Editor’s note: When you’ve been teaching mixed-media art workshops for years like Jodi Ohl has, you come to hear some of the same questions from students, regardless of the location. Jodi, who travels the country sharing her knowledge in classes, is also a guest blogger with Cloth Paper Scissors, and today’s post features her second blog about student FAQs.
Jodi now has four mixed-media art workshops available on DVD, and lucky for you, they’re included in Interweave’s “3 DVDs for only $40” sale. Get your order in today before the sale ends, and take in Jodi’s advice on how to get through the most difficult stages of creating a painting. Don’t worry, friends, we’ve all been there! Lucky for us, we have experts like Jodi to inspire us to keep going. ~Cherie
FAQ: I Don’t Like My Painting. What Can I Do to Fix It? by Jodi Ohl
Over the last eight or nine years that I’ve been around the country working with mixed-media artists in the classroom, I’ve learned to anticipate this question, which arises several times during a workshop: “I don’t like my painting. What can I do to fix it?” There are times when a student will voice this out loud with a sigh of frustration (or worse), and at other times it’s whispered internally as the artist’s inner critic puts up a wall of doubt. The truth of the matter is that almost every artist experiences a struggle when working on their craft.
Painting is much like a relationship, in that we go through the initial exciting “dating stage” as we get started on this new journey. As artists, we’re full of anticipation about what is to come and are hopeful that it will turn out exactly as we desire. At some point in the relationship between artist and canvas we begin to doubt this is ever going to work. The interaction becomes messy. The journey takes twists and turns we hadn’t anticipated, and we’re not sure we like how it’s going.
Some artists stay loyal to the relationship and forge through the hard parts, while others take a much-needed break. Perhaps time and space will clear our heads, or at least give us a new direction to pursue. There will be moments when we start to fall back in love with our work. One simple change can act as a compromise to allow the flow to return to our dialogue. We understand each other once again. Just as quickly, it can fall apart. We’ve done something that disrupts the flow. We’ve inadvertently created tension in a place it didn’t belong. The future isn’t quite clear, until it is again.
Like a puzzle, a painting is hard to envision when the pieces aren’t fully put together. Clarity may not fully come until the work is nearly finished, and even at that point it may take more time to find. If you’re steadfast and stay in the relationship, you’ll realize that, while your doubt was somewhat justified in the middle, you simply weren’t finished. It was a work in progress, which can be unsettling.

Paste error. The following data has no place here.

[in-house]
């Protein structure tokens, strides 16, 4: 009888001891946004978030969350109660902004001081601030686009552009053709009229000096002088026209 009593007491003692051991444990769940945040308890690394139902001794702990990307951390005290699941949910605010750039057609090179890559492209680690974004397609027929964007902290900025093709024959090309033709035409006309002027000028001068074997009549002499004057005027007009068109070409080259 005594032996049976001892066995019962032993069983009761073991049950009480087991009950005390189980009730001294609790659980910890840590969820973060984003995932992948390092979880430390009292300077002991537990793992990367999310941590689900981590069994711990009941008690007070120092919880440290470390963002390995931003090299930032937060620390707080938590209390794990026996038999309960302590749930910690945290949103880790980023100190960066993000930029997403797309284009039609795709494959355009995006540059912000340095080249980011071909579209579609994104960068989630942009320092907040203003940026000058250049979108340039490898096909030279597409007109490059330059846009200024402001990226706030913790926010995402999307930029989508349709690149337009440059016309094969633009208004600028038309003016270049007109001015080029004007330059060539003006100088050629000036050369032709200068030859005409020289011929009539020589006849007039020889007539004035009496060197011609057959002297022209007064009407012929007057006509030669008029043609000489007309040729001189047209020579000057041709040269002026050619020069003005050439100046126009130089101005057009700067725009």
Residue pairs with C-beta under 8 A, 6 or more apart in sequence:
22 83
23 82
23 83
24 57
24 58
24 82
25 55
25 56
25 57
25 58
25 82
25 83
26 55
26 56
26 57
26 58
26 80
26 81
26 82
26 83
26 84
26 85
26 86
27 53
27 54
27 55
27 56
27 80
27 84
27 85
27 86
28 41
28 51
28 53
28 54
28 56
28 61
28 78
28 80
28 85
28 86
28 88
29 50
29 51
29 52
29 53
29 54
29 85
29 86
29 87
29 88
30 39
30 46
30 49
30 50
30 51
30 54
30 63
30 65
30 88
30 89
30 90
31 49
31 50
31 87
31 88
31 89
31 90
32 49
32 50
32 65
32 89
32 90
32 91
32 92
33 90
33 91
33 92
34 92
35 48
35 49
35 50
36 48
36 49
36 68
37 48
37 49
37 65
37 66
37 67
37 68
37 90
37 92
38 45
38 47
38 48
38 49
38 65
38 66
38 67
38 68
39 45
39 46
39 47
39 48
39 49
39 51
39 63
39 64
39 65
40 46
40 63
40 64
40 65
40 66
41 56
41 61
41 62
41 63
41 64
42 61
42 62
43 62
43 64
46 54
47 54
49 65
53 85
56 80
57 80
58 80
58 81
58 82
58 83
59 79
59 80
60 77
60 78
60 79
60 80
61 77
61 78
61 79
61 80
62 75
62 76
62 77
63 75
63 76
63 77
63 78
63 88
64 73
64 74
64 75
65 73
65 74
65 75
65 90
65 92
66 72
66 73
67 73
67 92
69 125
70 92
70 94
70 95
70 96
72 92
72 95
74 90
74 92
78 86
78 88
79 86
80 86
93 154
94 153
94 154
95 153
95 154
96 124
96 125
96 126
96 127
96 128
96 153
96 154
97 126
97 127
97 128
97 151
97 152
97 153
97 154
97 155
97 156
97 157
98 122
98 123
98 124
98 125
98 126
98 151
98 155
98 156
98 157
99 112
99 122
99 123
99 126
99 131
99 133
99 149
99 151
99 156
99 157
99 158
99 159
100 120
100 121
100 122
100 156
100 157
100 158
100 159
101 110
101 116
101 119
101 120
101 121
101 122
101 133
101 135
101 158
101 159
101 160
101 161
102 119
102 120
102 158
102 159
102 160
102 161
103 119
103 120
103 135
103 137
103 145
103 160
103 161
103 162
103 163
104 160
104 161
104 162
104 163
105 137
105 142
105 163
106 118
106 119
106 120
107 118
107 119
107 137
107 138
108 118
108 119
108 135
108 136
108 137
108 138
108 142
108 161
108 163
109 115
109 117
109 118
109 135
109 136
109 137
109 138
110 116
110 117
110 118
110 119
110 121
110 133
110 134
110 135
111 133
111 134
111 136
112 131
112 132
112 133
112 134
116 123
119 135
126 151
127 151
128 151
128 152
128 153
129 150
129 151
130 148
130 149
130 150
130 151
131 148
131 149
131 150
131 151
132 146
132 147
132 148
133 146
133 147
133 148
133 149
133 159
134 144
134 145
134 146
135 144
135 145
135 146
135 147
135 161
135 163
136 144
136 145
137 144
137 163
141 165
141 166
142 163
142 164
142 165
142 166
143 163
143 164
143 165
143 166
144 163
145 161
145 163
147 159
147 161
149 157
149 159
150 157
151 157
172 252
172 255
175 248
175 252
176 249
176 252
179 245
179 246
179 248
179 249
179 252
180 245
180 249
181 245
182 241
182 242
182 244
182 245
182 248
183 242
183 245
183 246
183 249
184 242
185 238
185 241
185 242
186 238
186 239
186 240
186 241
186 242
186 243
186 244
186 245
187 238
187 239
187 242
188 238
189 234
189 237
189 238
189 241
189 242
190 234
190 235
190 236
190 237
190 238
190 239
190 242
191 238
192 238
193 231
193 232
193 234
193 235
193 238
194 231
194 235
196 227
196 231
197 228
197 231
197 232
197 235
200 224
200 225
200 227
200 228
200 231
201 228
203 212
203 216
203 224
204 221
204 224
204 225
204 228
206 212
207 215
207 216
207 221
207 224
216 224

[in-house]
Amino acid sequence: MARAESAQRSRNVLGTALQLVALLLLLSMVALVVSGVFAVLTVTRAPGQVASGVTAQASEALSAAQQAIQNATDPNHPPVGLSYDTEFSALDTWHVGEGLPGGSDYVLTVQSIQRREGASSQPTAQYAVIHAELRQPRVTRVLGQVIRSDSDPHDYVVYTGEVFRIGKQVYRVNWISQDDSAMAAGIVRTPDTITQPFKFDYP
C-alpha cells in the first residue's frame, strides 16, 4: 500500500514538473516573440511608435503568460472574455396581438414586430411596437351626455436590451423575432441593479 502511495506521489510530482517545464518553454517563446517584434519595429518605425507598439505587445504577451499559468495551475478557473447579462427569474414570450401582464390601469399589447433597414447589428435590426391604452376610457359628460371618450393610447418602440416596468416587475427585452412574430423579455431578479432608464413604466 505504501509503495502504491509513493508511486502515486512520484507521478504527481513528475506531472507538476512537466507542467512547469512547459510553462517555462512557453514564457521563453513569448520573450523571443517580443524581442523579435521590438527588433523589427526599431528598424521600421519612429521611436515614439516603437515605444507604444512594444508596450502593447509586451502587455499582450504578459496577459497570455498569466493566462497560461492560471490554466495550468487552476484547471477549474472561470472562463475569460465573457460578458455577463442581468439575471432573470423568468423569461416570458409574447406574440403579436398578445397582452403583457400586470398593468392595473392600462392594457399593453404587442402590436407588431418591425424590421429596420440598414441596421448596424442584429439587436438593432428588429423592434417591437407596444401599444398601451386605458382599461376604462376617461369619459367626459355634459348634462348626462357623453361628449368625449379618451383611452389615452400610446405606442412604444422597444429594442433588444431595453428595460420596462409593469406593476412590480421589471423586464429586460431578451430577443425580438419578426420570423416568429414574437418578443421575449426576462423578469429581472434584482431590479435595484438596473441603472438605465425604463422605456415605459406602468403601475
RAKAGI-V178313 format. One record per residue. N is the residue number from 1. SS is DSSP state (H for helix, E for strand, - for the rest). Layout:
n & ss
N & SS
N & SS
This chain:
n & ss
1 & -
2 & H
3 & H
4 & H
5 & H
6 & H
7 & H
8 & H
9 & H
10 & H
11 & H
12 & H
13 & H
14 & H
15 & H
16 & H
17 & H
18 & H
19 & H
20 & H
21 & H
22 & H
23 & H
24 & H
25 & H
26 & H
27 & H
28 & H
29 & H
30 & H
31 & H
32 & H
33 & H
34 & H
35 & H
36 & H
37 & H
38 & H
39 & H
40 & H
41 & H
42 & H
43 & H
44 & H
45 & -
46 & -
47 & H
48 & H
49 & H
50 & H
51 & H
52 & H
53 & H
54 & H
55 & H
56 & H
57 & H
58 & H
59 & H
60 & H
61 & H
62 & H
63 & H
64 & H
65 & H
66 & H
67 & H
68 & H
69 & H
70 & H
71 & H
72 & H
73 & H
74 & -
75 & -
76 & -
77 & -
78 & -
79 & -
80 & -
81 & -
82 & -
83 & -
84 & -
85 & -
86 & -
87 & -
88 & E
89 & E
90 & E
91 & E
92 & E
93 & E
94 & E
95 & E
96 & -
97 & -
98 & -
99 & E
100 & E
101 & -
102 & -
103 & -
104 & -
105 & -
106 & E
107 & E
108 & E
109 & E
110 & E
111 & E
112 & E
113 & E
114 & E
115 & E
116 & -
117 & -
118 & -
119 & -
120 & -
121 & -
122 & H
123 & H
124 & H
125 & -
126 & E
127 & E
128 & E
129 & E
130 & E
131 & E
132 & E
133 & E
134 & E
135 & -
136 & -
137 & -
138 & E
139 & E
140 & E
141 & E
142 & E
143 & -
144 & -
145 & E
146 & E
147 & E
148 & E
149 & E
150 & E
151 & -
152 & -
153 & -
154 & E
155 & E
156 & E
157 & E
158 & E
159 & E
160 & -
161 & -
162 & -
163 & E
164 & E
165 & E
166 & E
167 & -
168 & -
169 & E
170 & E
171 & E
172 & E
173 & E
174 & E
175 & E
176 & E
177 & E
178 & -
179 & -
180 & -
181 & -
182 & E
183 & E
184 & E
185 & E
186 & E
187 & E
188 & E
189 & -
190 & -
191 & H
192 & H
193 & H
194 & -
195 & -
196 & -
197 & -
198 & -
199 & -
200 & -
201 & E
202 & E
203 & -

As silly as this metaphor may seem, it really depicts how most artists feel while creating. The road to the end is not a linear path. There are many bumps, twists, turns, changes, and do-overs that may happen along the way. As an artist, only YOU can truly decide what your work needs. It may indeed need some fixing, but what I see isn’t necessarily what YOU think is missing or wrong.
Before throwing in the towel on your mixed-media art, consider these points. Keep in mind that this is just a small sampling of what you can do or ask yourself. I don’t think there’s a cookie-cutter solution for any artist but there certainly are some basic things you can consider when looking for ways to improve your art.
• Eliminate the words “hate” and “dislike” from your vocabulary. Voicing negativity gives power to your inner critic. Instead, believe you have what it takes to work through the rough spots without giving up or giving power to negativity.
• Take pictures of your work. It’s amazing what you may see through the lens that you can change to get you back on track.
• When in doubt, review a few of the main culprits that can derail a painting. Do you have enough values showcased, or ample contrast among colors, patterns, and/or shapes of your featured elements? If your work is lacking any of these components, you may find that addressing these design elements is a good place to start.
• Is the painting balanced or purposely imbalanced, symmetrical or asymmetrical? Is this what you intended? If not, take action to re-work your art to get it to the place you envisioned. Be flexible. Sometimes our initial visions can be enhanced by making even subtle changes. Trust your instincts.
• Use the right brushes for the job you’re doing. It’s amazing how many times artists will get frustrated because of less-than-ideal brush strokes, errant lines in their work, or the inability to create details. Evaluate the tools you’re using and make adjustments. Don’t use a large brush to do small work or a small brush to cover a large area. Start with your biggest brush first and work your way down to the smallest brush as you finish your painting. Likewise, use both round and flat brushes to blend or create sharp edges, respectively.
• Take a break and walk away for a bit. Don’t rush. Despite what many believe, painting is not a race to the finish line. It’s a journey.
• Turn your painting around several times as you work. By gaining a new perspective, you may find areas that could be enhanced.
• Lastly, keep practicing. You’ll gain confidence in knowing how to fix or finish your work the more you do the work. Remember, you have to work at the “relationship” to make it successful.
For more words of wisdom and advice for working through the rough spots so you can complete paintings from start to finish, check out one or more of my four new mixed-media art DVDs through Interweave! ~Jodi
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